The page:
W3C home > Mailing lists > Public > public-webpayments-ig@w3.org > September 2015

Re: Web Payment PoC for semi-public testing

From: Anders Rundgren <anders.rundgren.net@gmail.com>
Date: Tue, 1 Sep 2015 13:52:18 +0200
To: Adrian Hope-Bailie <adrian@hopebailie.com>
Cc: Web Payments IG <public-webpayments-ig@w3.org>
Message-ID: <55E59172.7030601@gmail.com>
On 2015-09-01 12:24, Adrian Hope-Bailie wrote:
> <snip>
>
>
>     Well, if your target is rather creating a standard supporting
>     - a defined and documented security model
>
>
> Can you explain why the security model that already exists for the Web is insufficient?

I was referring to the security model between web-pages and invoked local applications,
an arrangement which according to most Web-gurus isn't a [legitimate] part of the Web.
If applications rather are "listening" shouldn't make a difference, it is the same problem.


Anyway, according to the lot mentioned above, there's no need to do anything of what
you and I are currently discussing which makes this even more "interesting"!!!


>     - a simple JavaScript API
>
>
> I think the existing patterns for communicating with services from client code via
 > HTTP and Websockets is very mature and well understood. I'm not sure that a new API
 > adds any value. What does it offer that can't be achieved using the existing pattern?

How does localhost-based solutions transfer web-contexts including TLS-cert to the native
application except through a direct call to the remote service?  How do you maintain
web-sessions and cookies?  Well, I have done all of that but the code looks like c**p.
In addition, this "handover" from remote to local web has undefined security properties.

IMO, it smells like workaround.

>
>     - a bidirectional channel interface using OS/process level security
>     localhost schemes doesn't really match up.
>
>
> I don't understand what you are saying here. A native application will operate under
 > the policy that is defined for it by the OS. The fact that it exposes an HTTP interface
 > for integrations from code running in a browser on the same machine doesn't change that does it?
>
>
>     Of course the browser vendors could make a specific "patch" to localhost but it will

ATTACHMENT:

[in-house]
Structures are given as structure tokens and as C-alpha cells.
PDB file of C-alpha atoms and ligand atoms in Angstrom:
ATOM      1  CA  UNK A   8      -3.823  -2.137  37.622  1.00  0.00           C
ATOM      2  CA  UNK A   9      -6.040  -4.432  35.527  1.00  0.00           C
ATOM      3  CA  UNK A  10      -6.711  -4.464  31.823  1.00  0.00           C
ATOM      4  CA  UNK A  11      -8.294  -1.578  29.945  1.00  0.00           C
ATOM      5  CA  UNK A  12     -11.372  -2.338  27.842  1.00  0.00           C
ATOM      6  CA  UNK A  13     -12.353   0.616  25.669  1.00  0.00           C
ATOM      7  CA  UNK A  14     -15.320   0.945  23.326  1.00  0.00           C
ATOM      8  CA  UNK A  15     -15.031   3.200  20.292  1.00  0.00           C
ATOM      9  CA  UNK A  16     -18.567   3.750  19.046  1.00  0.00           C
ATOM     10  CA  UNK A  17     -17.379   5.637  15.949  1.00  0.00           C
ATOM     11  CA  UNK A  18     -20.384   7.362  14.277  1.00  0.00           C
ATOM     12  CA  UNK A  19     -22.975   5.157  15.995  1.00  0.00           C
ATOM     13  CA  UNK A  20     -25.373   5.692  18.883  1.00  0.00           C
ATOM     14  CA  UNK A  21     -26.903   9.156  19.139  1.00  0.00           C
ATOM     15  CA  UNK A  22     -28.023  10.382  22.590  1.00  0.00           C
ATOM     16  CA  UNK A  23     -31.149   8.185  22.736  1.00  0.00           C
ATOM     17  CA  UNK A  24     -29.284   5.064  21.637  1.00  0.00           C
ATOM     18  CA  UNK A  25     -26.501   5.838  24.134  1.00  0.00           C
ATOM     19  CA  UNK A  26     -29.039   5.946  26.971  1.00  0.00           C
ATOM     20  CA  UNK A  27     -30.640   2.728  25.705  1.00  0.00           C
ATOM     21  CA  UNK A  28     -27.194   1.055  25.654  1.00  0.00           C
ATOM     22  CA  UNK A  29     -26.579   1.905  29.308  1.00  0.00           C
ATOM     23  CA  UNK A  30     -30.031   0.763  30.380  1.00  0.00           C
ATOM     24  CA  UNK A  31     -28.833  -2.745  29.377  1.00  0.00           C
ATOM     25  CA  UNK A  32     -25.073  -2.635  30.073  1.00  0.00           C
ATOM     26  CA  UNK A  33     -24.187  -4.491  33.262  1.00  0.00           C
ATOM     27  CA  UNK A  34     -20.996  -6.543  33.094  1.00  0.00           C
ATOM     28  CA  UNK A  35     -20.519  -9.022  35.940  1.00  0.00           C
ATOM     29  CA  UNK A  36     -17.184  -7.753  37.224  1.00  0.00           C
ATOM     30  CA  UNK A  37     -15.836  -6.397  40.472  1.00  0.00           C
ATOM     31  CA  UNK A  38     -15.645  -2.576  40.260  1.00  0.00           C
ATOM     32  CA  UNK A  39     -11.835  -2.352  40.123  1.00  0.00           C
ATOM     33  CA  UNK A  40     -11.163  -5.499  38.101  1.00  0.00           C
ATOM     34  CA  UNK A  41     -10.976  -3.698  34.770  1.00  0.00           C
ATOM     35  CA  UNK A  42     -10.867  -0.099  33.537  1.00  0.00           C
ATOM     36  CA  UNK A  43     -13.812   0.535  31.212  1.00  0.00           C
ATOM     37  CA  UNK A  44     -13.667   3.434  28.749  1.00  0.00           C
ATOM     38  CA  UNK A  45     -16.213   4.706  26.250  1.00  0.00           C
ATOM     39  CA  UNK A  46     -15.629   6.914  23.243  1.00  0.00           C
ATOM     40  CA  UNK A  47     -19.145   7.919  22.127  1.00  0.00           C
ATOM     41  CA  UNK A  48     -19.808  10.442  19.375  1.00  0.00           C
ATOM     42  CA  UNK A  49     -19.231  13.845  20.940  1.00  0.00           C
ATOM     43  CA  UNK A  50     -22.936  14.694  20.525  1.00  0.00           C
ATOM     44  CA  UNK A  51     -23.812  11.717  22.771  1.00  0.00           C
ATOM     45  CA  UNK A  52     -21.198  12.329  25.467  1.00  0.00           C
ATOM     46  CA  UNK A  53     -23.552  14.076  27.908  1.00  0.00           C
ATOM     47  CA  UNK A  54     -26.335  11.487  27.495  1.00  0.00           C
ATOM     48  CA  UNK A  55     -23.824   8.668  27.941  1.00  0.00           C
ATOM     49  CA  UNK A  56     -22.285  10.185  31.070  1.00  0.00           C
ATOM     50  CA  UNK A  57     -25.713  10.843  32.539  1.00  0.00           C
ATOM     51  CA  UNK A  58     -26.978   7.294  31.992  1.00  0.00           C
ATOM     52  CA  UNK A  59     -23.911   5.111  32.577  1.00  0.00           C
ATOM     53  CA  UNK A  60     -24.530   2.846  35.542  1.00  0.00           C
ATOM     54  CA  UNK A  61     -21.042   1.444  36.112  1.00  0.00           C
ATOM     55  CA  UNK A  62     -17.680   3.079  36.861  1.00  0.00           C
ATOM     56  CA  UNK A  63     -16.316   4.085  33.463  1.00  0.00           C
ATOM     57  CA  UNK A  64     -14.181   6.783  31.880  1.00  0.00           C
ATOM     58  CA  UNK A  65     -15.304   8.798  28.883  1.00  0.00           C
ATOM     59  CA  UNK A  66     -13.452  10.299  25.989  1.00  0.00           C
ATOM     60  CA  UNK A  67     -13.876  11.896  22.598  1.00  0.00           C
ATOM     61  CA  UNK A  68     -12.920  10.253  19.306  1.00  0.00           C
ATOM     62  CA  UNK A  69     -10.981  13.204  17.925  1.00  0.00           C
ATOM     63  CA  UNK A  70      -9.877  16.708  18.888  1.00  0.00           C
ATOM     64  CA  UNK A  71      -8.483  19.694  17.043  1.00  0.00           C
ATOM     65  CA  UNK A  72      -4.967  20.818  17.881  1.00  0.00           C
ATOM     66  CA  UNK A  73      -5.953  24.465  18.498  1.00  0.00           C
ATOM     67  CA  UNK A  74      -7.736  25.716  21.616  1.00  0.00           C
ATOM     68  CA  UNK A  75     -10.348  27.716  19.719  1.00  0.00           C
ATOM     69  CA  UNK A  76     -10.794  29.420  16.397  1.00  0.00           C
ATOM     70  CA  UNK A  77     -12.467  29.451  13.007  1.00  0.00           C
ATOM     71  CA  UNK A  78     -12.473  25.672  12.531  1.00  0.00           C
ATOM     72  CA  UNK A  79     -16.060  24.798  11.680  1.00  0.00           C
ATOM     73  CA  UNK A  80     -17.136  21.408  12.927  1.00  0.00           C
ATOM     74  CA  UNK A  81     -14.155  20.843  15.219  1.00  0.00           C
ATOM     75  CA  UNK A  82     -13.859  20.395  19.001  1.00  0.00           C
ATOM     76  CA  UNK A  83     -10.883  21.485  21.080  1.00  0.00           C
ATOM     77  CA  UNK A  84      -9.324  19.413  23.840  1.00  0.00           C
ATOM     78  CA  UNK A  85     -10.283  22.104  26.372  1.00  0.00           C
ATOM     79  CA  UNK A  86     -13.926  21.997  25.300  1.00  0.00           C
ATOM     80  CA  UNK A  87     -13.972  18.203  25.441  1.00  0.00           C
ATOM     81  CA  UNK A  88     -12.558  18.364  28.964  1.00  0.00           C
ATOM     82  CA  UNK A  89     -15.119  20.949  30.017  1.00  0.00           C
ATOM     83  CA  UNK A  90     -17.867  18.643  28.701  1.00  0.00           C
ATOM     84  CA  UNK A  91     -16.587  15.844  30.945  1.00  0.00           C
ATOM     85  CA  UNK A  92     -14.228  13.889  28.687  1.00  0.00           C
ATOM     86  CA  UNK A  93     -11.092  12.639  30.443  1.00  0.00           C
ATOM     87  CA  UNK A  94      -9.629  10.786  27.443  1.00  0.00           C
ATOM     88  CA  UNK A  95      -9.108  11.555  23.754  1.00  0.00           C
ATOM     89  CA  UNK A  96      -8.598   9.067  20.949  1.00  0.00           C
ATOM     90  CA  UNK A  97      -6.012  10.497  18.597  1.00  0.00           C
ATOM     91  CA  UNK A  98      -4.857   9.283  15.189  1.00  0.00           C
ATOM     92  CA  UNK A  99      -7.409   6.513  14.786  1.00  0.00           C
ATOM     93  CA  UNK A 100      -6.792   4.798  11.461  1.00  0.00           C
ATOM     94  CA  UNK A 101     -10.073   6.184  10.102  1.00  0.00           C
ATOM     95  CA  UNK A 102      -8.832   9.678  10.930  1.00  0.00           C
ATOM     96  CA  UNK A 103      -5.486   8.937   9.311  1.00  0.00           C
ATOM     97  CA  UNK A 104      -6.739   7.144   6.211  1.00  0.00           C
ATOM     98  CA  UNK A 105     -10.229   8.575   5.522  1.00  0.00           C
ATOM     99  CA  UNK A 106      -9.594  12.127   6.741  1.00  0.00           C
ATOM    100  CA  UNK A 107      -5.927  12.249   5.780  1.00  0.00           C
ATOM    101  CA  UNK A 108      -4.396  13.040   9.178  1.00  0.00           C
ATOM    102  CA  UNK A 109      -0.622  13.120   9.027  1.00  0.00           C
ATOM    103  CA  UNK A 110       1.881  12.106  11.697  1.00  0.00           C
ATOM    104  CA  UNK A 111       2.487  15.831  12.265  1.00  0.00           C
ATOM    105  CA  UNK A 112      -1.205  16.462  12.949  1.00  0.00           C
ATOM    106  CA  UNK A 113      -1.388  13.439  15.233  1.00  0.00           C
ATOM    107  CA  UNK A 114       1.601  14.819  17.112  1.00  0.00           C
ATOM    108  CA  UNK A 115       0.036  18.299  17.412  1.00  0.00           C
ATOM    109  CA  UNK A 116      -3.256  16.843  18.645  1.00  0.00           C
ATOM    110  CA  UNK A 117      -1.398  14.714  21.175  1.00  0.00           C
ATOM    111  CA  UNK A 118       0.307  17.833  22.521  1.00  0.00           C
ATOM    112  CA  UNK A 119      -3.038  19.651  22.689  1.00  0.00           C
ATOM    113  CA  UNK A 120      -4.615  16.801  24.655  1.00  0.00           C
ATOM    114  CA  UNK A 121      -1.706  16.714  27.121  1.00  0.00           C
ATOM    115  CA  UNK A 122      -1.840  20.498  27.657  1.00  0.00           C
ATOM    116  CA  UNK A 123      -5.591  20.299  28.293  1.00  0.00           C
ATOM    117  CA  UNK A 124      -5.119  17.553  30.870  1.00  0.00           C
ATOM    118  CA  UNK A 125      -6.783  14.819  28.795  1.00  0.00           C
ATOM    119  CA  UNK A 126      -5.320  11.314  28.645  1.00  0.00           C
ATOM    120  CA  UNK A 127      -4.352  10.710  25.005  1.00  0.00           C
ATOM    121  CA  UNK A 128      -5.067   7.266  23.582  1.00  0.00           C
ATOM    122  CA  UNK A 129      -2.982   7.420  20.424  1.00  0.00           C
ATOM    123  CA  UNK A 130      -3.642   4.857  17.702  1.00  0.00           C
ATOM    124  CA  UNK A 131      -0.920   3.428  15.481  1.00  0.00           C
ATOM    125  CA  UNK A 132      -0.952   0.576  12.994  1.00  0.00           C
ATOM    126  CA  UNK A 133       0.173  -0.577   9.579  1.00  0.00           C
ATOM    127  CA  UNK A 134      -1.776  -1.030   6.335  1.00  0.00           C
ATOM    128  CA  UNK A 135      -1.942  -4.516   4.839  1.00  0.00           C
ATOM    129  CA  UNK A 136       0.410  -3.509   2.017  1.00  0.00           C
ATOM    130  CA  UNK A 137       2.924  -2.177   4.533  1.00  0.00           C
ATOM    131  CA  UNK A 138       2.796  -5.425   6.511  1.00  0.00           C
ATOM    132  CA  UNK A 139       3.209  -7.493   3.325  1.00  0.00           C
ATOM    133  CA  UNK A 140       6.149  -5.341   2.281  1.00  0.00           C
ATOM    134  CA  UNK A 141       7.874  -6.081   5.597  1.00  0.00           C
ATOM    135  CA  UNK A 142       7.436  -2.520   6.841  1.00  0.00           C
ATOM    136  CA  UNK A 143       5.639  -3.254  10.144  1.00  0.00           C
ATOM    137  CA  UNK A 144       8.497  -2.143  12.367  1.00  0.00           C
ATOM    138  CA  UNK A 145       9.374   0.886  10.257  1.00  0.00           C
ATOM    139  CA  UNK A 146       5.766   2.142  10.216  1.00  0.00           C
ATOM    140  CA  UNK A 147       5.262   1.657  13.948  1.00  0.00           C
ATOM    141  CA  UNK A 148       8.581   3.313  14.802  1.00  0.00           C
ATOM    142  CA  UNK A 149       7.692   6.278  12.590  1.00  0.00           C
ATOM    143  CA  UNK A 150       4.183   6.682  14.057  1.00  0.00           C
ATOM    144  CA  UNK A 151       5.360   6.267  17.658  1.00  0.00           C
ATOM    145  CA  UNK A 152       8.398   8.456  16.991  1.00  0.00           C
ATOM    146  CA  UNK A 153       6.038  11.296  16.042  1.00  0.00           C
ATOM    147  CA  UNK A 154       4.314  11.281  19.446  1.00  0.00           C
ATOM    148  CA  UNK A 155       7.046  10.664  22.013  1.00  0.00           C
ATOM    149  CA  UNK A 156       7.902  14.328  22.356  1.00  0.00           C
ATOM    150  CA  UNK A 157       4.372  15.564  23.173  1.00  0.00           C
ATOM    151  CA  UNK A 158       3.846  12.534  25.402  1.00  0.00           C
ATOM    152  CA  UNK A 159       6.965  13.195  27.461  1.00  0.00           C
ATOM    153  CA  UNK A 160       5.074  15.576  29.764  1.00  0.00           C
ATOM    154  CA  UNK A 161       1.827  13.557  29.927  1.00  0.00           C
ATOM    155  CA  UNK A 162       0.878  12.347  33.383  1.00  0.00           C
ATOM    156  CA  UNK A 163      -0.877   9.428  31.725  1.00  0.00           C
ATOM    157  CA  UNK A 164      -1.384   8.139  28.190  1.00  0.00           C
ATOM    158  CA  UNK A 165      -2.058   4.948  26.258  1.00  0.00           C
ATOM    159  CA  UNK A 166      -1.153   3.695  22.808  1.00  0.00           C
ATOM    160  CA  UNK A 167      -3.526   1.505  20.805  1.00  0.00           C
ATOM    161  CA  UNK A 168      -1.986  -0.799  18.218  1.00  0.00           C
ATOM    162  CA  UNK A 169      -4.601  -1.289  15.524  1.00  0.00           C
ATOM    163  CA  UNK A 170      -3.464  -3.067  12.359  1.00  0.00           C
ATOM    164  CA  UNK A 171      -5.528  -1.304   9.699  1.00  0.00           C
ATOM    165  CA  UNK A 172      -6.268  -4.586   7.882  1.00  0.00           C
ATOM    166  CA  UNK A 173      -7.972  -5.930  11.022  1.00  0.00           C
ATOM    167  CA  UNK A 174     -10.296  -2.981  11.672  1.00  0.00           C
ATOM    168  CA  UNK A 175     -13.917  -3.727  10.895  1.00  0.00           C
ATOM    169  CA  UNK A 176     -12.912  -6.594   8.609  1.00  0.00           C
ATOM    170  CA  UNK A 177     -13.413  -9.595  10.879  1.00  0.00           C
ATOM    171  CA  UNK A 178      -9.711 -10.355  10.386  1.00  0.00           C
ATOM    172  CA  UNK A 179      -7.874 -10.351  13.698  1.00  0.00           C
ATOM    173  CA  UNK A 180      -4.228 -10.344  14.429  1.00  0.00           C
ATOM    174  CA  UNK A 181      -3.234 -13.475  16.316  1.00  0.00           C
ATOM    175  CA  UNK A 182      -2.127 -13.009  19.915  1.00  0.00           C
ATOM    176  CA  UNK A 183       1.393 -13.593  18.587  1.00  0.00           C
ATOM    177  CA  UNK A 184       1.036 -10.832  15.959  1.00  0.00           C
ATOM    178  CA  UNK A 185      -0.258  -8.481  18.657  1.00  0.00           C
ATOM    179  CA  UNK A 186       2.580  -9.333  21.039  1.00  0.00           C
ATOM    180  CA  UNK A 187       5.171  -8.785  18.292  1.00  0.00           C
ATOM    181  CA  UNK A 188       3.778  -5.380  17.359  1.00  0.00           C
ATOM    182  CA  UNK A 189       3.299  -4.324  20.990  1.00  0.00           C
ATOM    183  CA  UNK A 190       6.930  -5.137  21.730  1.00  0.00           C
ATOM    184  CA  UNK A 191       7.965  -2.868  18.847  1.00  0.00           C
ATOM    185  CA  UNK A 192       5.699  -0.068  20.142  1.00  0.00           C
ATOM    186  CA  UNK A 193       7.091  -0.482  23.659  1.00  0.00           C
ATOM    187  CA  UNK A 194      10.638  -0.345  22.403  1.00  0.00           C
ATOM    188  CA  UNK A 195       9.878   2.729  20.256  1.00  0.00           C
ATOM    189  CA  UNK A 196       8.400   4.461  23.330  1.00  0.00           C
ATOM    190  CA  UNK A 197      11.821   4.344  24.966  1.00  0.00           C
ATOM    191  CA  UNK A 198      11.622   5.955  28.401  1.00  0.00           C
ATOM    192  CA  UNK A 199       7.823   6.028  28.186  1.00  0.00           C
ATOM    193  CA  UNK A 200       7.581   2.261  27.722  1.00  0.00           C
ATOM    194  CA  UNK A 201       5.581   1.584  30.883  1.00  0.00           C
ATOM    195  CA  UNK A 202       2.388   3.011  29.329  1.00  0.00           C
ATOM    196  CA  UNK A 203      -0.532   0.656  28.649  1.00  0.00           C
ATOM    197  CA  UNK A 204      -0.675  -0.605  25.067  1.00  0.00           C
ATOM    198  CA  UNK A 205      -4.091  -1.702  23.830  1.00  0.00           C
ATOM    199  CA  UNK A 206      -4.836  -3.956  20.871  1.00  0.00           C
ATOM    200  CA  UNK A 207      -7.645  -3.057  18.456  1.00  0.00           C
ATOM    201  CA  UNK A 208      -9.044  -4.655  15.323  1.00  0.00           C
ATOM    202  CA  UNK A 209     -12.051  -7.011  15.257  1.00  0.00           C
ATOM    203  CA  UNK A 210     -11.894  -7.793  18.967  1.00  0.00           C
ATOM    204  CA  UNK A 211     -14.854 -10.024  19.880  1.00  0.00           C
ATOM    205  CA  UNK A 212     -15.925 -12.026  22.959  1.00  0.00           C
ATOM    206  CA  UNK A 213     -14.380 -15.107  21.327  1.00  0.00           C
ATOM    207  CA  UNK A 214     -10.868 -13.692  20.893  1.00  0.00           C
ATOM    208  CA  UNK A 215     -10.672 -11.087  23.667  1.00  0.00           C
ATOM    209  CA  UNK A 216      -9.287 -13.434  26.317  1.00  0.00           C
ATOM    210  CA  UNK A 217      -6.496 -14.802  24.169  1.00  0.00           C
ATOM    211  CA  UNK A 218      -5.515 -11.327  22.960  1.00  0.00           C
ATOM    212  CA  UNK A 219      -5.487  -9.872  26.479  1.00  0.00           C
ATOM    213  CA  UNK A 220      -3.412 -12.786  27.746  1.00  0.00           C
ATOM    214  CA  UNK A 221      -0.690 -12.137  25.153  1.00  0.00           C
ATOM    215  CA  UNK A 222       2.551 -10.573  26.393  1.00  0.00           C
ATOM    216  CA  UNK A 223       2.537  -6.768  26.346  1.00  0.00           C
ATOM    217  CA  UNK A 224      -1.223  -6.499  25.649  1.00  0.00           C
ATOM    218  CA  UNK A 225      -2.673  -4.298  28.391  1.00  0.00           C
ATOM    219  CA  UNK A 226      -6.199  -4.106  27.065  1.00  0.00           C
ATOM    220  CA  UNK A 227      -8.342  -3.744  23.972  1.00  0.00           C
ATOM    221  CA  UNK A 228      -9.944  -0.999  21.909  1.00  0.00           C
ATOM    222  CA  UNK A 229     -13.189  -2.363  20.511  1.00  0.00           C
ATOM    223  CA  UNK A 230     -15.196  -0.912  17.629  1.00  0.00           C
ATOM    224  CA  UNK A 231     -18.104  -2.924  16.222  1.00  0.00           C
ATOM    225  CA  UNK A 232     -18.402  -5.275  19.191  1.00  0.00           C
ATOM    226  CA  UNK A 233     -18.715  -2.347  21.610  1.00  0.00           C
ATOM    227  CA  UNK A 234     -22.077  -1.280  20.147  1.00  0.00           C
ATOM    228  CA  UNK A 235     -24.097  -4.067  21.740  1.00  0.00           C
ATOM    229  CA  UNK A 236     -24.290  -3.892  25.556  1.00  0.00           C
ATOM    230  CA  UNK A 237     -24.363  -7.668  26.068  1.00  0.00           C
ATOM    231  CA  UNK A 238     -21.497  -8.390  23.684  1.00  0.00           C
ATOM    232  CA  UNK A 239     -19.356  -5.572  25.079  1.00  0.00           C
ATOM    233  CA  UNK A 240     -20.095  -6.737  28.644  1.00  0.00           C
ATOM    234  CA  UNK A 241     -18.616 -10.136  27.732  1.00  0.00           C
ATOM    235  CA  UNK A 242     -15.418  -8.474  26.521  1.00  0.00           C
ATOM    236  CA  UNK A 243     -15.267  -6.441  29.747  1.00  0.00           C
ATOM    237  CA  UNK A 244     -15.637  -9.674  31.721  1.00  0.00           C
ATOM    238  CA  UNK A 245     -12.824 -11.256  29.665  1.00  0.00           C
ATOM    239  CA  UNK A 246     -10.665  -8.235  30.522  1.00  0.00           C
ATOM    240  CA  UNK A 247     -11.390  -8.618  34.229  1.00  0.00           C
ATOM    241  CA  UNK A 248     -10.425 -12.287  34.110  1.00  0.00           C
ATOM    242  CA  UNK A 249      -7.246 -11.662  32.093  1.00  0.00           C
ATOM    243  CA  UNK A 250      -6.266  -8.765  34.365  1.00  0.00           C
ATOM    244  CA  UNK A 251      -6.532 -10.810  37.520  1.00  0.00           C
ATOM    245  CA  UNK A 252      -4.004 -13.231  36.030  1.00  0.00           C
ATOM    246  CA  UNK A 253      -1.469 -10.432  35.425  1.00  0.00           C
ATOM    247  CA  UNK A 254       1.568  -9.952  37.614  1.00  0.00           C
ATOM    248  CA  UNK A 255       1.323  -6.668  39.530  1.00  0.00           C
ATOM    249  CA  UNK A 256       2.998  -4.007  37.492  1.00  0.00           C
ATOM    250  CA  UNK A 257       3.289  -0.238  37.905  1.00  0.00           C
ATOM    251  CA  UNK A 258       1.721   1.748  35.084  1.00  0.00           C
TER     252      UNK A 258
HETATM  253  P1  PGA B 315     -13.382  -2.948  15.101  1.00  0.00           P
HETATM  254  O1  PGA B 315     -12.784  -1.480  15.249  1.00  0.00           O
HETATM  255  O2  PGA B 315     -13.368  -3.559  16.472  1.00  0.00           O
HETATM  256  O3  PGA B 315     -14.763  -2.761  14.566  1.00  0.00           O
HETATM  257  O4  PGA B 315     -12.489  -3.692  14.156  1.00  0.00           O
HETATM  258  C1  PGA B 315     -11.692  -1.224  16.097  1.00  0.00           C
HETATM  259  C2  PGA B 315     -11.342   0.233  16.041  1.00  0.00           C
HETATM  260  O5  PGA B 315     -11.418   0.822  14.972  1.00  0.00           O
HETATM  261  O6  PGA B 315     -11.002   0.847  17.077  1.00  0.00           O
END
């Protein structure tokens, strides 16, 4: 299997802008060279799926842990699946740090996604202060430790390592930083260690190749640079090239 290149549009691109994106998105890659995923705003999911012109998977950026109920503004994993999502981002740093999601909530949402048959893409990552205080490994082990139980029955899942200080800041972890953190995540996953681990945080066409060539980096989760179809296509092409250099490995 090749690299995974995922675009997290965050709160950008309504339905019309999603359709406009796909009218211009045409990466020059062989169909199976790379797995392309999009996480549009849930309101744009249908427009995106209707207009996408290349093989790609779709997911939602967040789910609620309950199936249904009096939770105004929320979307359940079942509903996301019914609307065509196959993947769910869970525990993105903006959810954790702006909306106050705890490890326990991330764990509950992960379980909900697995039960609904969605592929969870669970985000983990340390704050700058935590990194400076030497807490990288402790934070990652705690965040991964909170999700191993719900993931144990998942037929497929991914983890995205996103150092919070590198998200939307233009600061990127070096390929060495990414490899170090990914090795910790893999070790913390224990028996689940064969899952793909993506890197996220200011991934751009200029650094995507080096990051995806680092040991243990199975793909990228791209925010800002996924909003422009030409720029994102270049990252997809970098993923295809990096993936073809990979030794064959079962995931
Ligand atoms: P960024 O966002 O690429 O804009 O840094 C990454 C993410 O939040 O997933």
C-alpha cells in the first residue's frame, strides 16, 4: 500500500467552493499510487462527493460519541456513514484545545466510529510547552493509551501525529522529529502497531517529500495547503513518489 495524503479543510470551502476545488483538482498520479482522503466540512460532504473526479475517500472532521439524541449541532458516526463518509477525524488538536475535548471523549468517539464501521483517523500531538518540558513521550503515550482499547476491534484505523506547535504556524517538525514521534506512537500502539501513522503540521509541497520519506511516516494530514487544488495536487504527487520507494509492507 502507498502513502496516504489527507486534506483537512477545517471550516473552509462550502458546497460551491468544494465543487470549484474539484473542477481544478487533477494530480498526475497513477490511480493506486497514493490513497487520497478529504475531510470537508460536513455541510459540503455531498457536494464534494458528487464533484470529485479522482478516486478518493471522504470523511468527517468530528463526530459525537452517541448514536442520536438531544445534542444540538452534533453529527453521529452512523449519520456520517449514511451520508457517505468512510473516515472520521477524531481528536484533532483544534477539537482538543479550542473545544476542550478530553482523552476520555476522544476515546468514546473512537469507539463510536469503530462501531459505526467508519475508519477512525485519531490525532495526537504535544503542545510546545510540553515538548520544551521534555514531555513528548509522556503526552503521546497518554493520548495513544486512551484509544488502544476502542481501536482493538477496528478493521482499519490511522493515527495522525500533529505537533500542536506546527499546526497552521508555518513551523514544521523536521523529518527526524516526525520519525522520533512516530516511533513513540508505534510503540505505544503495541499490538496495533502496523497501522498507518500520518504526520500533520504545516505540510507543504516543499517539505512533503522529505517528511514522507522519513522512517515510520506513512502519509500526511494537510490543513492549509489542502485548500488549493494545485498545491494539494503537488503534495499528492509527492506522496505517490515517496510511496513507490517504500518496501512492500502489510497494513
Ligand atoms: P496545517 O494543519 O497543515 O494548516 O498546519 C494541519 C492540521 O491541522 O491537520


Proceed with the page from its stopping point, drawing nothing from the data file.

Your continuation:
>     be equally hard to standardize as the Web2Native Bridge.  Probably even more difficult
>     since localhost already is a standard http/web feature.
>
>
> Using an HTTP service on local host doesn't strike me as requiring any changes to anything.
 > In fact the pattern is already widely used. What do you think needs to be standardised?

I don't know why Google introduced Native Messaging if it redundant, but it *may* have to do with
something of the stuff I'm writing.  That some services like www.dropboxlocalhost.com define public
DNS names as pointing to 127.0.0.1 indicates that the local web-server concept has flaws.

Related:
https://code.google.com/p/chromium/issues/detail?id=378566

Anders

>
> </snip>
>
>
>         On 31 August 2015 at 16:02, Anders Rundgren <anders.rundgren.net@gmail.com <mailto:anders.rundgren.net@gmail.com> <mailto:anders.rundgren.net@gmail.com <mailto:anders.rundgren.net@gmail.com>>> wrote:
>
>              Hi Payment-Gurus,
>
>              If you have the possibility installing system software like Java SE on a PC or MAC at your disposal,
>              you can test an early version [1] of a decentralized [2], wallet-based [3] Web Payment system.   I will
>              later create a short YouTube video that (hopefully) will explain the concept for non-programmers.
>
>              For those of you who are in the process of creating some kind of Web Payment standard, I believe
>              the fact that the PoC system relies on a single and pretty universal (not "payment flavored"),
>              method added to the browser [4],  should be of some interest.
>
>              Although the scope of this project extends quite a bit beyond security, it may be worth mentioning
>              that the system uses an enhanced smart card for holding payment credentials (albeit in a software
>              version to make testing feasible without shipping hardware).
>
>              After installing the Wallet software, you can try out the PoC at: https://test.webpki.org/webpay-merchant
>
>              I'm currently working on a second generation that will contain an equally decentralized scheme for
>              protecting card data in traditional card networks , which is not based on Tokenization since I have found
>              out that the EMVCo Tokenization scheme has severe scalability issues.
>
>              The system currently lacks some documentation...
>              Anyway, I'm always responding quickly to questions if you have some :-)
>
>              Cheers,
>              Anders
>              Performing his weekly update
>
>              1] Getting the PoC software: https://github.com/cyberphone/web2native-bridge#installation
>
>              2] Decentralized payments: http://webpki.org/papers/decentralized-payments.pdf
>
>              3] The Wallet: https://github.com/cyberphone/web2native-bridge/blob/release/webpayment.client/src/org/webpki/w2nb/webpayment/client/Wallet.java#L116
>
>              4] The added browser method: https://github.com/cyberphone/web2native-bridge#api
>
>
>
>
>
>
Received on Tuesday, 1 September 2015 11:52:57 UTC

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